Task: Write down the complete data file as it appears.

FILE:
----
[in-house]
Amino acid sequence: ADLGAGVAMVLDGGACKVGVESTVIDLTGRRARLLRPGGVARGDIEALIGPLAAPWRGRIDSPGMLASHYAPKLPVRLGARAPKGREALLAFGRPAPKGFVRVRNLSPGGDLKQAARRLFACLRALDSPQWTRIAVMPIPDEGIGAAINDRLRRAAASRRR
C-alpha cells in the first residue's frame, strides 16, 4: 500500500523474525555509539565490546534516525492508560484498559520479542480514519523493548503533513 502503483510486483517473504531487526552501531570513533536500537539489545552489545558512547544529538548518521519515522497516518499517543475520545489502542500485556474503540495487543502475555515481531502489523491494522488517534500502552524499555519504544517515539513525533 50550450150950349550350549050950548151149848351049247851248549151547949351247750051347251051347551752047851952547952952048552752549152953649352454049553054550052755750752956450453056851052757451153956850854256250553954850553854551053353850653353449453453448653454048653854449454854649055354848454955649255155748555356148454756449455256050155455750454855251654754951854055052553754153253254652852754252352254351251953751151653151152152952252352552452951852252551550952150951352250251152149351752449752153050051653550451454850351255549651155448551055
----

[in-house]
Amino acid sequence: ADLGAGVAMVLDGGACKVGVESTVIDLTGRRARLLRPGGVARGDIEALIGPLAAPWRGRIDSPGMLASHYAPKLPVRLGARAPKGREALLAFGRPAPKGFVRVRNLSPGGDLKQAARRLFACLRALDSPQWTRIAVMPIPDEGIGAAINDRLRRAAASRRR
C-alpha cells in the first residue's frame, strides 16, 4: 500500500523474525555509539565490546534516525492508560484498559520479542480514519523493548503533513 502503483510486483517473504531487526552501531570513533536500537539489545552489545558512547544529538548518521519515522497516518499517543475520545489502542500485556474503540495487543502475555515481531502489523491494522488517534500502552524499555519504544517515539513525533 50550450150950349550350549050950548151149848351049247851248549151547949351247750051347251051347551752047851952547952952048552752549152953649352454049553054550052755750752956450453056851052757451153956850854256250553954850553854551053353850653353449453453448653454048653854449454854649055354848454955649255155748555356148454756449455256050155455750454855251654754951854055052553754153253254652852754252352254351251953751151653151152152952252352552452951852252551550952150951352250251152149351752449752153050051653550451454850351255549651155448551055